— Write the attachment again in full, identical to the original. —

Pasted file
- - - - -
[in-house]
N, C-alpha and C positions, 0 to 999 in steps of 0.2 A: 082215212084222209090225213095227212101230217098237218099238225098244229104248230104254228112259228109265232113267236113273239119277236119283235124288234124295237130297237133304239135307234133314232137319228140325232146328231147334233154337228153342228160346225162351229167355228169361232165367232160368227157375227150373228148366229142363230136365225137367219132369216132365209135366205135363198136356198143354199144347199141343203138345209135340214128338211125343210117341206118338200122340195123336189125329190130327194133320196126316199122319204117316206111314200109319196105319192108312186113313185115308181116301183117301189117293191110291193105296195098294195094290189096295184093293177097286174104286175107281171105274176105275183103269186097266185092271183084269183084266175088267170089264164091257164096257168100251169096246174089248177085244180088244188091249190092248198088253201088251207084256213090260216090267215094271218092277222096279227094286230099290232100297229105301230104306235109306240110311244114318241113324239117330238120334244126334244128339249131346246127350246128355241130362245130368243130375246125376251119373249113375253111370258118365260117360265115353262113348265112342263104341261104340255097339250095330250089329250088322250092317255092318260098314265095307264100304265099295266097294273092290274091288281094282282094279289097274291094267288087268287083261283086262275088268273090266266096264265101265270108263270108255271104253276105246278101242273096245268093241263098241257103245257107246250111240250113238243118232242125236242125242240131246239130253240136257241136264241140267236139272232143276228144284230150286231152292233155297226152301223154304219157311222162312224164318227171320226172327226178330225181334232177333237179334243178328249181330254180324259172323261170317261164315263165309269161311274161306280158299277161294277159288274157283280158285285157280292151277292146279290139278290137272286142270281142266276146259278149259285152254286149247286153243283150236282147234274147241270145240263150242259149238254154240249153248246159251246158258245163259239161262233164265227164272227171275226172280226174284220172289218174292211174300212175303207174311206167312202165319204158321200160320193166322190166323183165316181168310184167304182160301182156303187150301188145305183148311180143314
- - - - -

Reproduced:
[in-house]
N, C-alpha and C positions, 0 to 999 in steps of 0.2 A: 082215212084222209090225213095227212101230217098237218099238225098244229104248230104254228112259228109265232113267236113273239119277236119283235124288234124295237130297237133304239135307234133314232137319228140325232146328231147334233154337228153342228160346225162351229167355228169361232165367232160368227157375227150373228148366229142363230136365225137367219132369216132365209135366205135363198136356198143354199144347199141343203138345209135340214128338211125343210117341206118338200122340195123336189125329190130327194133320196126316199122319204117316206111314200109319196105319192108312186113313185115308181116301183117301189117293191110291193105296195098294195094290189096295184093293177097286174104286175107281171105274176105275183103269186097266185092271183084269183084266175088267170089264164091257164096257168100251169096246174089248177085244180088244188091249190092248198088253201088251207084256213090260216090267215094271218092277222096279227094286230099290232100297229105301230104306235109306240110311244114318241113324239117330238120334244126334244128339249131346246127350246128355241130362245130368243130375246125376251119373249113375253111370258118365260117360265115353262113348265112342263104341261104340255097339250095330250089329250088322250092317255092318260098314265095307264100304265099295266097294273092290274091288281094282282094279289097274291094267288087268287083261283086262275088268273090266266096264265101265270108263270108255271104253276105246278101242273096245268093241263098241257103245257107246250111240250113238243118232242125236242125242240131246239130253240136257241136264241140267236139272232143276228144284230150286231152292233155297226152301223154304219157311222162312224164318227171320226172327226178330225181334232177333237179334243178328249181330254180324259172323261170317261164315263165309269161311274161306280158299277161294277159288274157283280158285285157280292151277292146279290139278290137272286142270281142266276146259278149259285152254286149247286153243283150236282147234274147241270145240263150242259149238254154240249153248246159251246158258245163259239161262233164265227164272227171275226172280226174284220172289218174292211174300212175303207174311206167312202165319204158321200160320193166322190166323183165316181168310184167304182160301182156303187150301188145305183148311180143314